Two-and-a-Half Knocks

by Michael Beadle

The students in 9B English refuse to read
any further, not until we clear this fallen tree
from the road. I tell them it’s like an old oak
where birds suddenly take the place of leaves.
But they grow skeptical, this jury
I have to convince using splinters
from a haunted house. It’s the half
knock they can’t quite shake loose—
a fraction of action in the midst of fiction.
Did the man at the door give up knocking
or did the door open in mid-knock?
The author never says, so the reader has to
invent a door that accepts half knocks.
Everything after that becomes a series of doubts,
and two-and-a-half words scribble their way
into a secret note as the bell rings.

Michael Beadle is a poet, teaching artist, magazine editor and freelance writer living in Canton, North Carolina. His poems have been published in various anthologies and journals such as Kakalak, The New Southerner, and Sow's Ear. He is the author of two poetry collections and a newly released poetry CD, "Kaboom."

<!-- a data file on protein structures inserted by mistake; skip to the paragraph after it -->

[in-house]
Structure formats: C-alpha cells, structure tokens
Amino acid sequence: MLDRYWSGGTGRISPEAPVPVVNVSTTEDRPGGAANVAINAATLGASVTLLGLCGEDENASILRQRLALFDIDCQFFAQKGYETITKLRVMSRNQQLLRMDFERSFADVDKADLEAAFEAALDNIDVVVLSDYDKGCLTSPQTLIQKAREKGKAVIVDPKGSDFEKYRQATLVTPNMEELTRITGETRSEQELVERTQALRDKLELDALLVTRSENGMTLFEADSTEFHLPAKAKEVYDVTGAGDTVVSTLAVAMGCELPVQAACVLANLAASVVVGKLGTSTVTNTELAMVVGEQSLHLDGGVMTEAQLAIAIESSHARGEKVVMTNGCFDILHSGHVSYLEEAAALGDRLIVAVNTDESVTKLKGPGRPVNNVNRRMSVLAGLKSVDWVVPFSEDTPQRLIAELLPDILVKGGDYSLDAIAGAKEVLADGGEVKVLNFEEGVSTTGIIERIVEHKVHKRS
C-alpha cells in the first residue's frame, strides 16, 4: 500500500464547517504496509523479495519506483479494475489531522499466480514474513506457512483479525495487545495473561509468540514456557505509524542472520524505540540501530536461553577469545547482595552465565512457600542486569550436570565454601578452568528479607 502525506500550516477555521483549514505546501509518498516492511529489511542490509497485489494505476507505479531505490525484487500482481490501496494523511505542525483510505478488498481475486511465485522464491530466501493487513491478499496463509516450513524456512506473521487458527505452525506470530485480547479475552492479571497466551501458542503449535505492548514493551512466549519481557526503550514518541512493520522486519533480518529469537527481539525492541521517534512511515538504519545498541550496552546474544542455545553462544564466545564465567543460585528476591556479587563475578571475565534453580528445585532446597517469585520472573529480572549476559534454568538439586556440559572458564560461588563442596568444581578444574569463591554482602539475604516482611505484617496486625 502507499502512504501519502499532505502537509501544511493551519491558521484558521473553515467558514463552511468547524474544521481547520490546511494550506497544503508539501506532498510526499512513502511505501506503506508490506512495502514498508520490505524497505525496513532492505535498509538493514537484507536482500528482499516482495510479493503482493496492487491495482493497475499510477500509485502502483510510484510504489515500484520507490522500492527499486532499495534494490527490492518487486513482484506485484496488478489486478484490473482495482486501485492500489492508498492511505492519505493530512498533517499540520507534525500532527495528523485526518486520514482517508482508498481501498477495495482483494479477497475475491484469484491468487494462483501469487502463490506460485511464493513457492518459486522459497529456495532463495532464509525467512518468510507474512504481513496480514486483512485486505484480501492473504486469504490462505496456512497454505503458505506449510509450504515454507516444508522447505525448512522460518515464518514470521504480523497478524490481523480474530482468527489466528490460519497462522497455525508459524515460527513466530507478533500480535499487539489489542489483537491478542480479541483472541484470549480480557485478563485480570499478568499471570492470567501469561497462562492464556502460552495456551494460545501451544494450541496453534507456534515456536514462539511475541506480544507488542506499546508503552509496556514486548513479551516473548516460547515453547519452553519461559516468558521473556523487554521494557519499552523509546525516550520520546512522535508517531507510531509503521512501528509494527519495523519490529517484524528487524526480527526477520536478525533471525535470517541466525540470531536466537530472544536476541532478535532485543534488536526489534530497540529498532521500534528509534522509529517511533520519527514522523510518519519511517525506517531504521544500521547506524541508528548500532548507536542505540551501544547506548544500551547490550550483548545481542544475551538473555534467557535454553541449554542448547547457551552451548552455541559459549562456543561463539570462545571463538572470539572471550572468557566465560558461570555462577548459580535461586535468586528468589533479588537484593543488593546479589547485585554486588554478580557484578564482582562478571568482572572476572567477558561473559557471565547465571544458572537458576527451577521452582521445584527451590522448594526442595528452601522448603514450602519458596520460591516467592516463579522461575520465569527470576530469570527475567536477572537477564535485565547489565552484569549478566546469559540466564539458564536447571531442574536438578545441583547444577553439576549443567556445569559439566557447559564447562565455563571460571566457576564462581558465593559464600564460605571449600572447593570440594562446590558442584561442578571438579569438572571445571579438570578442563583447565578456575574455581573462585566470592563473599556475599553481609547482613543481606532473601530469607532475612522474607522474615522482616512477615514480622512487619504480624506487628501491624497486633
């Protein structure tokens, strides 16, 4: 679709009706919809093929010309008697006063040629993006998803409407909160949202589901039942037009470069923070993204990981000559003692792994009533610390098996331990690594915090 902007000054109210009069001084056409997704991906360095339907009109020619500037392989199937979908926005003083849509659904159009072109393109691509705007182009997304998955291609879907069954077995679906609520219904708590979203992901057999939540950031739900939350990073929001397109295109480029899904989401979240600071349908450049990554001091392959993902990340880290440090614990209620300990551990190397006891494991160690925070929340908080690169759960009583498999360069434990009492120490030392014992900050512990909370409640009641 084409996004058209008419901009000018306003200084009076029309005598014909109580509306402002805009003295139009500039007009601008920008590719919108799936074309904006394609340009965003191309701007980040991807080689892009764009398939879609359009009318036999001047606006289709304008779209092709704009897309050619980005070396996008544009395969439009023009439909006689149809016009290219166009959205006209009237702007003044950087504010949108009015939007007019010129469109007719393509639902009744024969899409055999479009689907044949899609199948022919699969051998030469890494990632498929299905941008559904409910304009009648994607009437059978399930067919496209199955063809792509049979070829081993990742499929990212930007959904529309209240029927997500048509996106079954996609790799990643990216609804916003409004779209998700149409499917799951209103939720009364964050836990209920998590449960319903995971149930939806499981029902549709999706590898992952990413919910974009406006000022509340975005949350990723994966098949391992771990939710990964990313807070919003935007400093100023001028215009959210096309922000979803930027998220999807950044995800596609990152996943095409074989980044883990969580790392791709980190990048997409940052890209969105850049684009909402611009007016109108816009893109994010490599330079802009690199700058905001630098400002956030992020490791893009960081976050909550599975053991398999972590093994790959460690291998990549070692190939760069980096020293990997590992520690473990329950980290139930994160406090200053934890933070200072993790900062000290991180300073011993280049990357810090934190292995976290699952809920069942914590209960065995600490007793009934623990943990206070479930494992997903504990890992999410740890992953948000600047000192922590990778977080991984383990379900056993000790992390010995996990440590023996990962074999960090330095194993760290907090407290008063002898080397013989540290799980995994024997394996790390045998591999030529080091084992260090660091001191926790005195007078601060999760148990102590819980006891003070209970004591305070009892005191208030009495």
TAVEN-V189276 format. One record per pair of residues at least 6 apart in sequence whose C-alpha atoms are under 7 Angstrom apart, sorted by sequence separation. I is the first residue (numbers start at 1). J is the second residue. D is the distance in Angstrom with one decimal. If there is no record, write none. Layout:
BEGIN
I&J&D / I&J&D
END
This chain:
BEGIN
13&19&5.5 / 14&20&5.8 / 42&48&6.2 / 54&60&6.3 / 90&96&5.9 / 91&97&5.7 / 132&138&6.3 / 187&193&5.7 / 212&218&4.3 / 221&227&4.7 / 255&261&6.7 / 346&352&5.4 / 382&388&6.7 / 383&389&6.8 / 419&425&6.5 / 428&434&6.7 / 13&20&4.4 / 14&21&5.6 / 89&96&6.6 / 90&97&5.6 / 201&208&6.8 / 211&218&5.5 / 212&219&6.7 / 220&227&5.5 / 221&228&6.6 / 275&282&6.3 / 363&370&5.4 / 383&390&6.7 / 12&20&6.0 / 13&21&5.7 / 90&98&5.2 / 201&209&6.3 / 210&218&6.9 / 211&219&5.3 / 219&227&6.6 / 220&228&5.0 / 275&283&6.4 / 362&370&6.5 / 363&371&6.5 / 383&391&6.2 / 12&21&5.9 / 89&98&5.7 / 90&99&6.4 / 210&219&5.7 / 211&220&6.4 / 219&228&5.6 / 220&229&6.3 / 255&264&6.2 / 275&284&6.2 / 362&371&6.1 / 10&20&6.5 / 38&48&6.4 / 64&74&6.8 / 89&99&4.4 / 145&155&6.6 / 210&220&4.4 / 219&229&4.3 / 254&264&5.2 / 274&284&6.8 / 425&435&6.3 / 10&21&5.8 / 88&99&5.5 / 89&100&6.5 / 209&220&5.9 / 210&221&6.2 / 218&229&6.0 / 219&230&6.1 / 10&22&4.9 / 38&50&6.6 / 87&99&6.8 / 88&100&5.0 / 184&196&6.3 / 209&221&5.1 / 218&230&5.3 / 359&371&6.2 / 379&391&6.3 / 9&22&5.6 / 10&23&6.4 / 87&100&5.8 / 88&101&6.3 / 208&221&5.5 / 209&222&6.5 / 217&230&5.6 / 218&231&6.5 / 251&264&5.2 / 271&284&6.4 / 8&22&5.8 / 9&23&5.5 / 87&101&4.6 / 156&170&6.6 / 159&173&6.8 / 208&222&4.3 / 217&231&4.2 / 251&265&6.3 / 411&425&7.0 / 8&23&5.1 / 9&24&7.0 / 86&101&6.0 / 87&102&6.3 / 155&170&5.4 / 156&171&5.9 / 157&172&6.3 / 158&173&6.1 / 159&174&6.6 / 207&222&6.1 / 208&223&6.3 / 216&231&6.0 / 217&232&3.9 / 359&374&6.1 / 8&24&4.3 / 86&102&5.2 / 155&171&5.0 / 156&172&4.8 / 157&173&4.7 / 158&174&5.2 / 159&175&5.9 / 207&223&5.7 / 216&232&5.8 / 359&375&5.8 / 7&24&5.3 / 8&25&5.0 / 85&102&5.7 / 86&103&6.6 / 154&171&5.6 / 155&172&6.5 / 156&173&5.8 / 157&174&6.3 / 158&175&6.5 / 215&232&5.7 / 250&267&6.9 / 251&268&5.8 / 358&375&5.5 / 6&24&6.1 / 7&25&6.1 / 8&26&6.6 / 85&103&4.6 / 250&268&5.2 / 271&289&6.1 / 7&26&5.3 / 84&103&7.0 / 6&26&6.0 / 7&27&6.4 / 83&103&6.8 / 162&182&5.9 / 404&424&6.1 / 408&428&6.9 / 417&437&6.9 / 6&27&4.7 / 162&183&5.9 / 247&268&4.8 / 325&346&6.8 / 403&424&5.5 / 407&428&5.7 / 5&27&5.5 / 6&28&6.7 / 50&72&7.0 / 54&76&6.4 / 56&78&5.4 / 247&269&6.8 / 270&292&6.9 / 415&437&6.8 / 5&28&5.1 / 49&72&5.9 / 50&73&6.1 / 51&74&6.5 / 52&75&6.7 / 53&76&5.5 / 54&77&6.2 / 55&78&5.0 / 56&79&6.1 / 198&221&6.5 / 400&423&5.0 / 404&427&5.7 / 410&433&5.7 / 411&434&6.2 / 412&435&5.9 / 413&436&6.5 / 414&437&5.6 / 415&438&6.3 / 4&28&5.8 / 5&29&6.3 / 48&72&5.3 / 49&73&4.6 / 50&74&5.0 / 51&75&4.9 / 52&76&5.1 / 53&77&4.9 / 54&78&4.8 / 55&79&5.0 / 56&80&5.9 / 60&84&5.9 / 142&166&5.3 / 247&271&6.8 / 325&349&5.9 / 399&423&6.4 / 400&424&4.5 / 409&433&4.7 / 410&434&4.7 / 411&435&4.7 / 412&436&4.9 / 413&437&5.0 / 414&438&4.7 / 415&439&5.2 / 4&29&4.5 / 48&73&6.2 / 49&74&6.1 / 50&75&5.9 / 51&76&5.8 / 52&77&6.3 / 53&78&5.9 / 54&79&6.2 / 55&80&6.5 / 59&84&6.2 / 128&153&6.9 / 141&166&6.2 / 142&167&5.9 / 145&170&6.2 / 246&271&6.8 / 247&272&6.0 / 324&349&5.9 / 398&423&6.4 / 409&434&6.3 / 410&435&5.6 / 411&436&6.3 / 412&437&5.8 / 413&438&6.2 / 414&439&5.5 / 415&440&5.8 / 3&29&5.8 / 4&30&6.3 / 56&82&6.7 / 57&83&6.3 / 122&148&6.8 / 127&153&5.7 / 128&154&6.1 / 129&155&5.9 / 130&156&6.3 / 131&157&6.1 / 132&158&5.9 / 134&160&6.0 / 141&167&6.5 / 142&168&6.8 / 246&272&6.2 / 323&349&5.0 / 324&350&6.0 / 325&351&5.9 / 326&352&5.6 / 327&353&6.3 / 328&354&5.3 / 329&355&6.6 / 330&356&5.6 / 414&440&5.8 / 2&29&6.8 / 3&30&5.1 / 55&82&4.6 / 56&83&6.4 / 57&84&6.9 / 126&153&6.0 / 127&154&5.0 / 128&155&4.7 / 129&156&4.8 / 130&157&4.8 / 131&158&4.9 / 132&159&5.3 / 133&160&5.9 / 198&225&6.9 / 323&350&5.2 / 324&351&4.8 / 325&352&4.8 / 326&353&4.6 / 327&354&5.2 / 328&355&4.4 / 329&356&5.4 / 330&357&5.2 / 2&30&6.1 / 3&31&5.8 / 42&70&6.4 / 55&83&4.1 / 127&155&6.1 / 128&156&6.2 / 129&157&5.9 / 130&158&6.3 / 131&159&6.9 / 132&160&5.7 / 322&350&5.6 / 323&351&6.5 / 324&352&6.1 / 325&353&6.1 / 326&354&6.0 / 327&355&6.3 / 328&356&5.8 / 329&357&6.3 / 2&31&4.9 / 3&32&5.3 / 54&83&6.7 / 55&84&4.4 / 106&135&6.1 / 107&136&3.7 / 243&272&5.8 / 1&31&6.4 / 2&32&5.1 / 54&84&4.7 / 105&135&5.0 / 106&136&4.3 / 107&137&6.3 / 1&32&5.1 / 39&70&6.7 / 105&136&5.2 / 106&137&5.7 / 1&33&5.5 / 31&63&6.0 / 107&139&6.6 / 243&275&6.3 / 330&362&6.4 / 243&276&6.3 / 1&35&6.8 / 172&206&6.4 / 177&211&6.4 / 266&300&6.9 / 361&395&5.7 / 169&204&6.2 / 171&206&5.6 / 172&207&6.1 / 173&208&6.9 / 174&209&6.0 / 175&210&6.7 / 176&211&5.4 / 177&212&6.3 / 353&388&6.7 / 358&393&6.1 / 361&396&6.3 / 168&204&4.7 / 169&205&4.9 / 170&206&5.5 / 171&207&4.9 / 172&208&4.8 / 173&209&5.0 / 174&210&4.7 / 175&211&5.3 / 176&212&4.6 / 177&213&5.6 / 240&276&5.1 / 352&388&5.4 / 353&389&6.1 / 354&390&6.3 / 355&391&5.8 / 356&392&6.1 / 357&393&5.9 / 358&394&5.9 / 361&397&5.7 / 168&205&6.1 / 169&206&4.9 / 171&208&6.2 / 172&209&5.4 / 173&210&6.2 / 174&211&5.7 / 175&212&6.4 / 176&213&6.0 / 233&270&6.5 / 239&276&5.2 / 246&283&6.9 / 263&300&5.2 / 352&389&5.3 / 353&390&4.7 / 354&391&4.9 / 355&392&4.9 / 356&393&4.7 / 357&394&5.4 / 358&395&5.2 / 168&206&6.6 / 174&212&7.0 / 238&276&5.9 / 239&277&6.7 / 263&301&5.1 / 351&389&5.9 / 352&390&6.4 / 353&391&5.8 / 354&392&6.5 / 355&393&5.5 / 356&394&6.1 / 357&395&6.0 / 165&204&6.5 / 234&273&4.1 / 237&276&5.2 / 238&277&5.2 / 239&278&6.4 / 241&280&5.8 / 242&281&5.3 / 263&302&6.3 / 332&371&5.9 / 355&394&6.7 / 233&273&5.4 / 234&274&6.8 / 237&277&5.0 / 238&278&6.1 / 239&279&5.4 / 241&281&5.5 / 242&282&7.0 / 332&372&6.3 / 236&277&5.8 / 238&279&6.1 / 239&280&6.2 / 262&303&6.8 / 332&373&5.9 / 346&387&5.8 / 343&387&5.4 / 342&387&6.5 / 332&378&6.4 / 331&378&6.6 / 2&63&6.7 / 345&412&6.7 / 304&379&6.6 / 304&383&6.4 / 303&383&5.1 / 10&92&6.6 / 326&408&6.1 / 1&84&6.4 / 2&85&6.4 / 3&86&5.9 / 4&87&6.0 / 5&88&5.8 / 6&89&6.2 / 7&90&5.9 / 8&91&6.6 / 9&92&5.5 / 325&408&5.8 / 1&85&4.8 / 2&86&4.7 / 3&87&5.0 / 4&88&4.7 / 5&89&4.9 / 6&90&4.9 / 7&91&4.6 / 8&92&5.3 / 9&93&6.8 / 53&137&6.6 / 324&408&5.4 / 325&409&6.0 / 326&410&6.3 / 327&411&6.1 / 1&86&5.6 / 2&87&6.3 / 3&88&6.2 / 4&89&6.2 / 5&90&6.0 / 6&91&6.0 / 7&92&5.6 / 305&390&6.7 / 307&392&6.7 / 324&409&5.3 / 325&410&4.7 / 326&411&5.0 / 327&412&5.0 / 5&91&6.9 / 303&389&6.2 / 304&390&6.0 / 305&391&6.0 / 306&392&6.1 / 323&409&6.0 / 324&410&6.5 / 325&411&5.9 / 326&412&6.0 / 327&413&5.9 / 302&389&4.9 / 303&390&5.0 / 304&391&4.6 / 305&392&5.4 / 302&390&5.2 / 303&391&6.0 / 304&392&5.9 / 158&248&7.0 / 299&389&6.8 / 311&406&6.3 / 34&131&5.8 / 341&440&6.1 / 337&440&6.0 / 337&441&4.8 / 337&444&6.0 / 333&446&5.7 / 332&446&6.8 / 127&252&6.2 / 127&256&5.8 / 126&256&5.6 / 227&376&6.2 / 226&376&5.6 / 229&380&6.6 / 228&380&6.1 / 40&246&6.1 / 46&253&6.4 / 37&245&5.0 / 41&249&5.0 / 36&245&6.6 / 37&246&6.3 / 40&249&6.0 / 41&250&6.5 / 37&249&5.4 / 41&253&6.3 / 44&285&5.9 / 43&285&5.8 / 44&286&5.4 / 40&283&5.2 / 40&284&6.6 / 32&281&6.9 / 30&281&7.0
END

About Two-and-a-Half Knocks—It's always interesting to see how students (both adults and young people) approach stories and poems. Sometimes we are trained to think so literally that it's hard to use our imaginations. Writers ask their readers to make a leap of faith, to believe in the magic of words, but there's also this sense of doubt and skepticism we have in trying to explain things and find empirical evidence. With this poem, I wanted to invent a scenario where a teacher tries to convince his students to believe in something strange and to make that leap of faith as the magic of language casts its spell. Who knows? By the end of the poem, perhaps the reader begins to imagine a house in the middle of the woods where someone knocks at the door two and a half times…